And another one…

2020 is a busy book year for me, but this one is a biggie. Second adult novel, set in Essex in 1981 and featuring Grifter bikes, Charles and Di, Panda Pops, a Welsh Elvis impersonator, a fake Marc Bolan, and the failed socialist dream of the new town.

From the back cover…

Connie always had big dreams, but they’ve never quite panned out, so somehow, instead of Mick Jagger and a Paris flat, she’s ended up with an Elvis-impersonating boyfriend, a two-up two-down in Leeds and a day job on the checkout at Morrisons. Apart from her beloved daughter Sadie, it’s not much to show for nearly thirty years on the planet.

Jean hasn’t seen her good-for-nothing daughter Connie since she ran away from home to make a name for herself aged seventeen and pregnant, but in the wake of the Royal Wedding, Jean gets a life-changing call: could she please come and collect the granddaughter she’s never met?

For Sadie, eleven, home has always been a movable feast but, when the unthinkable happens, she’s sent to Essex to live with grandparents she didn’t know existed. After an attempt to track down her father fails, she begins to realize that so-called Pram Town might be her most permanent home yet.

We all know how Charles and Di turned out, and Jean and Sadie are hardly a match made in heaven – but is there hope of a happy ending for them?

Written in Joanna Nadin’s trademark dazzling prose, The Talk of Pram Town tells the story of three generations of Earnshaws, the secrets that shaped their decisions, and how, if you do what you’ve always done, you’ll get what you’ve always got . . .

Out in June 2020, but you can pre-order here.

 

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About Joanna Nadin

A former broadcast journalist and special adviser to the prime minister, since leaving politics I’ve written more than 70 books, as well as speeches for politicians, and articles for newspapers and magazines like Red and The Amorist. I also lecture in Creative Writing at Bath Spa University, and hold a doctorate in young adult literature. I’m a winner of the Fantastic Book Award and the Surrey Book Award, and have been shortlisted for the Roald Dahl Funny Prize, the Booktrust Best Book award and Queen of Teen among others, and nominated for the Carnegie Medal for Joe All Alone, which is currently being adapted for television. I also work with Sir Chris Hoy on the Flying Fergus series. I like London, New York, Essex, tea, cake, Marmite, mint imperials, prom dresses, pubs, that bit in the West Wing where Donna tells Josh she wouldn’t stop for a red light if he was in an accident, junk shops, crisps, Cornwall, St Custard’s, Portuguese custard tarts, political geeks, pin-up swimsuits, the Regency, high heels, horses, old songs, my Grandma’s fur coat, vinyl, liner notes, the smell of old books, the feel of a velveteen monkey, Guinness, quiffs, putting my hand in a bin of chicken feed, the 1950s, burlesque, automata, fiddles, flaneuring, gigs in fields on warm summer nights, Bath, the bath.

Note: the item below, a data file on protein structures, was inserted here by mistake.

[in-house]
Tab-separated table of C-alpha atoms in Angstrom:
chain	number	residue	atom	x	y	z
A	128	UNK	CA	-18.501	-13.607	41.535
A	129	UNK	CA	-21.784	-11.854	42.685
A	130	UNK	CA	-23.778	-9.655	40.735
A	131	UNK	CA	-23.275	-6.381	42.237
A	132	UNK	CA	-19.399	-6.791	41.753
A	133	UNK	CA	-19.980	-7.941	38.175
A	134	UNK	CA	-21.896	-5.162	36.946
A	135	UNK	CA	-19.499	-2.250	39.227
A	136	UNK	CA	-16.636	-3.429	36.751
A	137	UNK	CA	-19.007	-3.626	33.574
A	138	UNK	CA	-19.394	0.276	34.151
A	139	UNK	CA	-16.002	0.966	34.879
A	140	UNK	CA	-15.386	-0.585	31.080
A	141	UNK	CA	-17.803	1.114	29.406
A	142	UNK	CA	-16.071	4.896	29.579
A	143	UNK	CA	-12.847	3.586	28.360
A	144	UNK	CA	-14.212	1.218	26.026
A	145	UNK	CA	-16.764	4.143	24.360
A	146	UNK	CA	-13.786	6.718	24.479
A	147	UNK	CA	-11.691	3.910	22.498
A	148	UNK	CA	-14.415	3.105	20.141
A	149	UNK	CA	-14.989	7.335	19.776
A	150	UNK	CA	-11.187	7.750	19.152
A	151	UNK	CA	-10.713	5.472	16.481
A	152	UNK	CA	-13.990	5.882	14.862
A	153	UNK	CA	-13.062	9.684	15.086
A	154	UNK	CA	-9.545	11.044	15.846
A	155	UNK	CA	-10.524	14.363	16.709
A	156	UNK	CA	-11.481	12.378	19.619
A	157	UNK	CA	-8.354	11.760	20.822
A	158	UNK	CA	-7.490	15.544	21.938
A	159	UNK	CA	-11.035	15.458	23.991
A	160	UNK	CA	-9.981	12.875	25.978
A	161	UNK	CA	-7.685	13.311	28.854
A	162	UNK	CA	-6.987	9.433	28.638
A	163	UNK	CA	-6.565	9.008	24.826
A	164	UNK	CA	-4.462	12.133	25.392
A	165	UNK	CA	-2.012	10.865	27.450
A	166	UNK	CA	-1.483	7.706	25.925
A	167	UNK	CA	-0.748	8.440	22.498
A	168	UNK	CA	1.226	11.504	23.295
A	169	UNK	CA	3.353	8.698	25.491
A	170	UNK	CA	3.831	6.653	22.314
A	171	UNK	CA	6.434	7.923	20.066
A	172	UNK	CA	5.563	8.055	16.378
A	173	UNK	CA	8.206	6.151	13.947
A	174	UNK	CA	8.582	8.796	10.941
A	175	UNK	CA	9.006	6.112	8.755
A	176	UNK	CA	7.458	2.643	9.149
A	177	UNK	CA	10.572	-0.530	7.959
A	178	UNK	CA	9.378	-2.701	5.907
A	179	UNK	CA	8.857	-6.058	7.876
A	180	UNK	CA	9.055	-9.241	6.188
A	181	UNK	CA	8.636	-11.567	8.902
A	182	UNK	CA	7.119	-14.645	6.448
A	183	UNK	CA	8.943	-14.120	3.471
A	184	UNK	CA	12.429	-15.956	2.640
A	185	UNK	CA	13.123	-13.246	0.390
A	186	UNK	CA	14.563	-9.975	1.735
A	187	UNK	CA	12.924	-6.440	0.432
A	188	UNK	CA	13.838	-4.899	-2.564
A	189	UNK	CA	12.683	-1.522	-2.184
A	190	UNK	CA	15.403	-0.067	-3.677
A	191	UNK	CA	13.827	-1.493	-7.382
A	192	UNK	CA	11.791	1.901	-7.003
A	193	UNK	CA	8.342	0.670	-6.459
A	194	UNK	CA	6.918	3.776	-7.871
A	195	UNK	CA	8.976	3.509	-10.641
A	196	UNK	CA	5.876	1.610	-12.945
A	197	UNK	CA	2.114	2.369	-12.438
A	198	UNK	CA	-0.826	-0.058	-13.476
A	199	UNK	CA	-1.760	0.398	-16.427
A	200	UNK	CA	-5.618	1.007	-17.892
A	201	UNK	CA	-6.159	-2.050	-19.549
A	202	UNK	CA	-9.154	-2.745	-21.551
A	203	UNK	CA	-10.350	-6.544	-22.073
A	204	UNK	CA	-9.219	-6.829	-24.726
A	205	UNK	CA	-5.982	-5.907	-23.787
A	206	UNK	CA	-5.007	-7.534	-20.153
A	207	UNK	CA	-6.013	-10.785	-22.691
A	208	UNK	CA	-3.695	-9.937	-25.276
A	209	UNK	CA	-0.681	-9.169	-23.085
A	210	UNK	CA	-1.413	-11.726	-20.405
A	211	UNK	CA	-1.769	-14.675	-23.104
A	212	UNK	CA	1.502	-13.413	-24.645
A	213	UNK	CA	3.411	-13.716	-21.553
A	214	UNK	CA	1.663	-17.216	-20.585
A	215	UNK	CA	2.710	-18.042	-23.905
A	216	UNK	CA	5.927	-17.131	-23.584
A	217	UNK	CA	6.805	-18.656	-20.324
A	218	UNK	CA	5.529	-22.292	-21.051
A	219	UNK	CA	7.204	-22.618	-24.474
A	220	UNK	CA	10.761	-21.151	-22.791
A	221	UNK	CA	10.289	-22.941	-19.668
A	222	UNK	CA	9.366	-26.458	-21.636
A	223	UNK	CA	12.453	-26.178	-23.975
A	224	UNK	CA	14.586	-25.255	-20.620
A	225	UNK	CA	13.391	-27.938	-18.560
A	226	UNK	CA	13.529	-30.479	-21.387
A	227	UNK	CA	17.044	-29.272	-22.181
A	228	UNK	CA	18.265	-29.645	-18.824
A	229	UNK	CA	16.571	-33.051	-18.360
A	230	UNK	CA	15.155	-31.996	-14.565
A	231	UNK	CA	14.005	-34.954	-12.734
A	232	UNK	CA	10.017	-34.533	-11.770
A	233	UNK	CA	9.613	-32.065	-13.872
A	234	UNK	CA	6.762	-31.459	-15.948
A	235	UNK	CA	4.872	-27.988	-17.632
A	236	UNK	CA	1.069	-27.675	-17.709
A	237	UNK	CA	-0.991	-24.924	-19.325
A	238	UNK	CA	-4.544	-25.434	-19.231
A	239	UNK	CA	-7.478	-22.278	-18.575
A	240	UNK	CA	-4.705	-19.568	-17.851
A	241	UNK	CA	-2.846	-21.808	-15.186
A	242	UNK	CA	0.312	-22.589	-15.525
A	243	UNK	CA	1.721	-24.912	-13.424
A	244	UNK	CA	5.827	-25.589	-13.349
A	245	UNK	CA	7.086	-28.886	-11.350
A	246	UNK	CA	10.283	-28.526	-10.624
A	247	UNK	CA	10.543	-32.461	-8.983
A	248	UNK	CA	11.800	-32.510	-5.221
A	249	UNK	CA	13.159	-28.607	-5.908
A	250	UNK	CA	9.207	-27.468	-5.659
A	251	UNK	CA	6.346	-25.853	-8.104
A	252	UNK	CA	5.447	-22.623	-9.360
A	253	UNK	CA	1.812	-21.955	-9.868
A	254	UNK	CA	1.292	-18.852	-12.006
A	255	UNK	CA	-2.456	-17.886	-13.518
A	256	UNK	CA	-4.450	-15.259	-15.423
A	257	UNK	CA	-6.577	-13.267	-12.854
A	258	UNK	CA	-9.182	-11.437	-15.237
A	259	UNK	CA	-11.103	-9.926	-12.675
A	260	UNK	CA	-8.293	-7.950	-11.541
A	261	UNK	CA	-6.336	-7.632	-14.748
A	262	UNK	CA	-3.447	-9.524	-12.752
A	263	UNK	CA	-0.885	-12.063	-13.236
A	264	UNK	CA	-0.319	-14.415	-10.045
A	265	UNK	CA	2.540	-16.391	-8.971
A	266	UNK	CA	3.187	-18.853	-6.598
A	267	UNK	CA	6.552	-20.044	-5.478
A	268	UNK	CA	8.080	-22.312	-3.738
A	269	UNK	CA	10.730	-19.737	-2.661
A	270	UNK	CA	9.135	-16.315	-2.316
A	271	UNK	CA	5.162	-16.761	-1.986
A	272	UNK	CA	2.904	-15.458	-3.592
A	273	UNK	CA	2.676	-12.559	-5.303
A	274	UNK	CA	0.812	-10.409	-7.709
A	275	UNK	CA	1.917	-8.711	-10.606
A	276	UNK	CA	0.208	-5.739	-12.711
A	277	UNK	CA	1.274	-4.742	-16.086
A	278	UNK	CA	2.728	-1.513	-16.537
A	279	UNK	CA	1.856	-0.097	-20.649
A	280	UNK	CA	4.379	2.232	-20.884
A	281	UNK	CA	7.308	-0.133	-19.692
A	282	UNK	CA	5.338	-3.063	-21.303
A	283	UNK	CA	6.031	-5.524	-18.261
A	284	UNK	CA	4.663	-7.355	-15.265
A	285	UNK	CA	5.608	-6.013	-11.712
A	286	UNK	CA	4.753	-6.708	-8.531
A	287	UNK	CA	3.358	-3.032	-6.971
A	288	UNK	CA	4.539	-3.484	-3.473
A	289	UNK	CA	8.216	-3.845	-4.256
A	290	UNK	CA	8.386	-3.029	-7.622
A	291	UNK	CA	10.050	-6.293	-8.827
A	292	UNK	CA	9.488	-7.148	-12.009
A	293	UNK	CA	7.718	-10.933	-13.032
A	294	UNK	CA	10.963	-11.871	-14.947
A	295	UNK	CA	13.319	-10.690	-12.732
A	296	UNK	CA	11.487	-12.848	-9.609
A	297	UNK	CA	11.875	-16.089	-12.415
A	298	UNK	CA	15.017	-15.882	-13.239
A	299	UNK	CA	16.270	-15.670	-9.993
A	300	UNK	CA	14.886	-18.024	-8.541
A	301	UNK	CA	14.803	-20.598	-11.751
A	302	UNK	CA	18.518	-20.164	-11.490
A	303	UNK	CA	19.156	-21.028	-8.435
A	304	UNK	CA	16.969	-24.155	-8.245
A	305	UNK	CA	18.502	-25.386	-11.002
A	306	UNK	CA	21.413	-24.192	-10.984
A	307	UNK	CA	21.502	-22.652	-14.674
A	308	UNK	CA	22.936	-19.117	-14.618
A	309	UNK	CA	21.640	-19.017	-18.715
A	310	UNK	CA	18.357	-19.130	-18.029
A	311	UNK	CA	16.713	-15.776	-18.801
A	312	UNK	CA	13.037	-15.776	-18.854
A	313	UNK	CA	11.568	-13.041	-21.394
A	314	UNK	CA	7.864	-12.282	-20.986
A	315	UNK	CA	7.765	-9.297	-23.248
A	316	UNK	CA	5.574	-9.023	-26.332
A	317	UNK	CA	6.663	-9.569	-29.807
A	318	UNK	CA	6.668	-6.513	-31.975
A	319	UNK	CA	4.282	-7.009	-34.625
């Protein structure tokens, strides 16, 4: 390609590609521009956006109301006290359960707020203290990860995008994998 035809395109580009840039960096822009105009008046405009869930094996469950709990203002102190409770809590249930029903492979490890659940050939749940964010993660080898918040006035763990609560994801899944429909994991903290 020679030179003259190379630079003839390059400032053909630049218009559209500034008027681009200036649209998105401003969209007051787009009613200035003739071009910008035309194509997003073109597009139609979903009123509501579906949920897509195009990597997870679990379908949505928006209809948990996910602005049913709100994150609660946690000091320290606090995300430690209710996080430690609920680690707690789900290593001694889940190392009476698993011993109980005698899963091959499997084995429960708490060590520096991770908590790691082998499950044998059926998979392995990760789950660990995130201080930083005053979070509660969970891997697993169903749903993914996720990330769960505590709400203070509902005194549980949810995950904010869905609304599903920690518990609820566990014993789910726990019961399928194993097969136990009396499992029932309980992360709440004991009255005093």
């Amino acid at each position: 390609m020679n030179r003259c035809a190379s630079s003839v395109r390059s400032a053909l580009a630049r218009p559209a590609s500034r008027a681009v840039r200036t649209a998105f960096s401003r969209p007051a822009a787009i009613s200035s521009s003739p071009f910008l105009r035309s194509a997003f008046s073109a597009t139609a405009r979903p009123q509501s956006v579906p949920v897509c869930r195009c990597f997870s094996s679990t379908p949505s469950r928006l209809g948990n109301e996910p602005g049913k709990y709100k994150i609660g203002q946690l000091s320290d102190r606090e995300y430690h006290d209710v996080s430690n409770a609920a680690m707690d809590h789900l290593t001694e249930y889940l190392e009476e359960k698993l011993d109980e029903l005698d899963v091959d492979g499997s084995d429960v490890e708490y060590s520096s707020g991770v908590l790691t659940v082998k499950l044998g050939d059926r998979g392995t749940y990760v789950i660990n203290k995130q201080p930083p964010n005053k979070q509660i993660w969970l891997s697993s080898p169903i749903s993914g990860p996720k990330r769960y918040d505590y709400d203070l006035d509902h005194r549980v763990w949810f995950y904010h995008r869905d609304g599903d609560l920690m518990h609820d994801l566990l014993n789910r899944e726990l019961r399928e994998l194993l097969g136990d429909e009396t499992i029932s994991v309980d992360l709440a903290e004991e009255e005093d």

This entry was posted in 1970s, 1980s, creative writing, Fiction, love, Uncategorized, women's fiction and tagged , , , , , , , , , . Bookmark the permalink.

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